Defendants did not violate clearly established Fourth Amendment law by accessing the Utah Controlled Substance Database on plaintiffs’ prescriptions (and the Fourth Amendment claim goes undecided). Pyle v. Woods, 2017 U.S. App. LEXIS 21713 (10th Cir. Nov. 1, 2017):
“The touchstone of Fourth Amendment analysis is whether a person has a constitutionally protected reasonable expectation of privacy.” California v. Ciraolo, 476 U.S. 207, 211, 106 S. Ct. 1809, 90 L. Ed. 2d 210 (1986) (quotation omitted). Both Plaintiffs assert they had a reasonable expectation of privacy in their prescription drug records and, thus, the warrantless search of the Database conducted by Detective Woods necessarily violated their Fourth Amendment rights. According to Plaintiffs, the issue of whether they had a reasonable expectation of privacy is beyond debate because it was definitively decided by this court in Douglas. 419 F.3d at 1099.
In Douglas, the plaintiff brought suit under 42 U.S.C. § 1983, alleging her civil rights were violated when defendants conducted a search of her pharmacy records pursuant to a warrant issued by a magistrate. Id. at 1099-1100. The Douglas plaintiff claimed the Assistant District Attorney violated her Fourth Amendment rights “by authorizing the submission of the Motion and proposed Order to the magistrate judge to obtain approval” to conduct the search. Id. at 1100. Relying on the Supreme Court’s opinion in Whalen v. Roe, this court held that the right to privacy protecting the disclosure of medical information extended to an individual’s prescription drug records. Id. at 1102; see also Whalen v. Roe, 429 U.S. 589, 599-600, 97 S. Ct. 869, 51 L. Ed. 2d 64 (1977) (considering whether a state’s assembling of prescription information into a database violated the privacy rights of doctors and patients). The Douglas court, however, made it clear that a plaintiff alleging a Fourth Amendment violation is not entitled to relief “merely upon identifying an abstract right to privacy protected by the Fourth Amendment.” Douglas, 419 F.3d at 1103. A plaintiff must also show that the defendant’s actions violated the right at issue. Id. at 1102-03.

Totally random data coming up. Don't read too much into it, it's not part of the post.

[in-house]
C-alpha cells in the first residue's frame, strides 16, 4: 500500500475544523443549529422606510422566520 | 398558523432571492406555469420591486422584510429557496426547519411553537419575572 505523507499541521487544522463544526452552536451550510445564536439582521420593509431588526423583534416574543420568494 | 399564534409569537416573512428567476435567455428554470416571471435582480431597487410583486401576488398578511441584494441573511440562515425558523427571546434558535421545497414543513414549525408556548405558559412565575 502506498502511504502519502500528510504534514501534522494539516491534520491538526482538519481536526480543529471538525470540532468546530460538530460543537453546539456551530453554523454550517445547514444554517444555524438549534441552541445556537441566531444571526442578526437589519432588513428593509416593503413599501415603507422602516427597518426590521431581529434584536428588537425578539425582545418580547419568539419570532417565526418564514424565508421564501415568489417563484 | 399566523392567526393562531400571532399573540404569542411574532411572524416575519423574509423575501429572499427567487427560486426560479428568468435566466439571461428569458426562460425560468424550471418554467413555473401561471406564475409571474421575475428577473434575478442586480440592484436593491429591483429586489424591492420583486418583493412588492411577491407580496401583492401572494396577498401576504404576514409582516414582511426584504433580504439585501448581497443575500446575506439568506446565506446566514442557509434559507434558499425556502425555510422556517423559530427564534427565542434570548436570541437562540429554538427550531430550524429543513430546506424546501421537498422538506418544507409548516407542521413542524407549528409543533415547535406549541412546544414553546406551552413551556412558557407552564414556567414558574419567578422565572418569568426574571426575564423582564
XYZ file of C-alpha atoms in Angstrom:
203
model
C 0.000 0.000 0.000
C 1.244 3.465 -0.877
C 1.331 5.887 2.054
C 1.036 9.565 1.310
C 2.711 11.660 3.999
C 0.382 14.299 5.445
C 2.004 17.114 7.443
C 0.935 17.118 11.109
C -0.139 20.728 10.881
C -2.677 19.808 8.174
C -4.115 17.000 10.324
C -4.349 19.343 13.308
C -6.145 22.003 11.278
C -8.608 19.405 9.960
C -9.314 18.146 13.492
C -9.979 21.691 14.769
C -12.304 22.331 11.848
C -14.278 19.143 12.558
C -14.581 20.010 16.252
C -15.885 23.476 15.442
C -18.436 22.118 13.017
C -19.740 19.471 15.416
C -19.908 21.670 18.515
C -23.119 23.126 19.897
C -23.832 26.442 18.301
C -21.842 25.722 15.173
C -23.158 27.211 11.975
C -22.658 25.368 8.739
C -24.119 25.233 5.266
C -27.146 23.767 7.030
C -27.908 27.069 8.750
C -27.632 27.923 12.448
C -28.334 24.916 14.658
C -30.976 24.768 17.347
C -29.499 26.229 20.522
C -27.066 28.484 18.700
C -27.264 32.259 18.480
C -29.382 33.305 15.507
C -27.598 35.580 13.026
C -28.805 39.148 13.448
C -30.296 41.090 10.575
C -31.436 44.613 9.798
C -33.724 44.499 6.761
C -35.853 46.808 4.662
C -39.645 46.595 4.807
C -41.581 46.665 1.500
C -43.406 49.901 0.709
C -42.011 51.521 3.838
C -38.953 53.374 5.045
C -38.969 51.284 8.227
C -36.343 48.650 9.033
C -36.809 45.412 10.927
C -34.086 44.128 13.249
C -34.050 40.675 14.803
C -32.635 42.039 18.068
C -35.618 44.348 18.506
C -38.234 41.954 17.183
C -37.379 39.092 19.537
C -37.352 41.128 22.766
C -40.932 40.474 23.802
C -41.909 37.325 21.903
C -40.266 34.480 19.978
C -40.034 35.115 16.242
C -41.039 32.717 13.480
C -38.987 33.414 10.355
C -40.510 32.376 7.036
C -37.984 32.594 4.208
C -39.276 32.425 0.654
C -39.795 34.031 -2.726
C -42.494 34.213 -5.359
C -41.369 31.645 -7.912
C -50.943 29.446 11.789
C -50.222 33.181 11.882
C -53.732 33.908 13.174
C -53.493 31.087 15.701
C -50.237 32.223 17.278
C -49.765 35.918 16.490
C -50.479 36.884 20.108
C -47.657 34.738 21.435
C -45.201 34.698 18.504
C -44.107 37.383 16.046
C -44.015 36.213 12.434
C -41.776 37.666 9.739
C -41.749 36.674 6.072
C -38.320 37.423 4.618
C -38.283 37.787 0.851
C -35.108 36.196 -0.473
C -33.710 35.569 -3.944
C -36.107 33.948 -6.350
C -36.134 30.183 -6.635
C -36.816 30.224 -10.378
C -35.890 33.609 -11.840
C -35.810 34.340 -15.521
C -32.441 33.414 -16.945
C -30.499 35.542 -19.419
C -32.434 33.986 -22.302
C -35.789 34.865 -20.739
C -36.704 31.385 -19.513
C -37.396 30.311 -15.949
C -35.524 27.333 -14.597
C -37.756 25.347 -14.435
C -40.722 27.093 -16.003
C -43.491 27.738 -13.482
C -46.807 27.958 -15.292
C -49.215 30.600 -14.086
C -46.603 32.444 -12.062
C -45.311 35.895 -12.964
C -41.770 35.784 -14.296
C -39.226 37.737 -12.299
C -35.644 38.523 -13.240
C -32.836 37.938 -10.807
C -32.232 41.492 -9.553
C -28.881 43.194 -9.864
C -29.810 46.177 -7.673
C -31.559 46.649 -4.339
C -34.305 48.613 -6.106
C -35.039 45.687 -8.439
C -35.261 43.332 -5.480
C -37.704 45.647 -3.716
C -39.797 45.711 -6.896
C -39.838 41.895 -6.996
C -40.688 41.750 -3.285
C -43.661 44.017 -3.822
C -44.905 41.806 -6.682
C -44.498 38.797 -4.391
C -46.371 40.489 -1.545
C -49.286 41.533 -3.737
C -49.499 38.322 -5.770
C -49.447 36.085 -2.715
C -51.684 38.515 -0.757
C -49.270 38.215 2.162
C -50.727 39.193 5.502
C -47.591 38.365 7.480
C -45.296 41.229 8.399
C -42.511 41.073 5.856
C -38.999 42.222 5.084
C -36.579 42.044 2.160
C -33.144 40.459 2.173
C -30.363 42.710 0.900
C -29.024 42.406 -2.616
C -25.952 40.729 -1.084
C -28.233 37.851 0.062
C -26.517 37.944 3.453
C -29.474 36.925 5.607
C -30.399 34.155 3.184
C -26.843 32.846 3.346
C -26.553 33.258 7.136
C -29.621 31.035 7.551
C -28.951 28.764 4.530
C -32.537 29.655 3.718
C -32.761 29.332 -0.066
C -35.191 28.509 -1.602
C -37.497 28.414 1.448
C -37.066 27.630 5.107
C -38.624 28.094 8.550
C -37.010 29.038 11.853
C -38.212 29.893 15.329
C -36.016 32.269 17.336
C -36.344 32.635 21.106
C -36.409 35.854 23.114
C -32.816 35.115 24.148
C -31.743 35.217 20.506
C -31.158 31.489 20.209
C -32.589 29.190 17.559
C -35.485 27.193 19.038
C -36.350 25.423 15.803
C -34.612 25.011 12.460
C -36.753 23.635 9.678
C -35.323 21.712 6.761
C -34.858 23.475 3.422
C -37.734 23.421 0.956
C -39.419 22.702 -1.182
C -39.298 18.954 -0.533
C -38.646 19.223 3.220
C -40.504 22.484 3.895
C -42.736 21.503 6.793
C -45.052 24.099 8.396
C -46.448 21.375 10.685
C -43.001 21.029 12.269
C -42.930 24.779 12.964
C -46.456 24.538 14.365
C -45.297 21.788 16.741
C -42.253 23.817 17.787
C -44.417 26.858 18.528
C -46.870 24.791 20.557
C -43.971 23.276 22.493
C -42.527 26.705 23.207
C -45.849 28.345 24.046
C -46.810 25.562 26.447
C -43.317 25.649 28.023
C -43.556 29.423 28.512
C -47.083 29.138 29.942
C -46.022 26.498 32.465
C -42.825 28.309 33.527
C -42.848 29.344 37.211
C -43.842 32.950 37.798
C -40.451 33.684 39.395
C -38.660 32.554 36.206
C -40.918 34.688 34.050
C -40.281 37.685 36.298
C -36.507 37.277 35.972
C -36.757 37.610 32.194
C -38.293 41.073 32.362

Here, Plaintiffs allege Detective Woods violated their Fourth Amendment rights by searching the Database for their prescription drug information without a warrant. Plaintiffs concede that this court has never directly addressed whether a warrantless search by law enforcement of a patient’s prescription records in a state database violates the Fourth Amendment but they are correct that “a case directly on point” is not required. Al-Kidd, 563 U.S. at 741. Plaintiffs must only identify existing precedent that “place[s] the … constitutional question beyond debate.” Id. They assert two legal propositions, taken together, provided a clear answer to the Fourth Amendment question at the time Woods conducted the warrantless search of the Database, namely: (1) individuals have a constitutionally protected privacy right in their prescription drug records and (2) warrantless searches violate the Fourth Amendment absent an exception. This argument is unavailing.
In Douglas, this court stated that any right to privacy in prescription drug records “is not absolute … as it is well settled that the State has broad police powers in regulating the administration of drugs by the health professions.” 419 F.3d at 1102 n.3 (quotation omitted). It is uncontested that Detective Woods accessed the Database as part of an investigation into the theft of narcotics from UFA vehicles. More than ten years ago, this court recognized that “[w]hether a warrant is required to conduct an investigatory search of prescription records . . . is an issue that has not been settled.” Id. at 1103. Because, as we have held, the right to privacy in prescription drug records is not absolute, Plaintiffs’ two-part paradigm does not provide an answer to the constitutional question. Instead, resolution of the issue will involve a determination of the scope of the constitutionally protected privacy right. At the time Detective Woods accessed the Database to search Plaintiffs’ records, no court had conducted the necessary analysis and no judicial opinion held that a warrantless search of a prescription drug database by state law enforcement officials is unconstitutional.
Our precedent makes clear that any right to privacy in prescription drug records is not absolute under the circumstances present here. Neither Plaintiffs’ two-part paradigm nor existing precedent places the Fourth Amendment question beyond debate. Accordingly, Plaintiffs cannot show Detective Woods acted contrary to clearly established law and Woods is entitled to qualified immunity on the claim he violated Plaintiffs’ Fourth Amendment rights by accessing the Database without a warrant.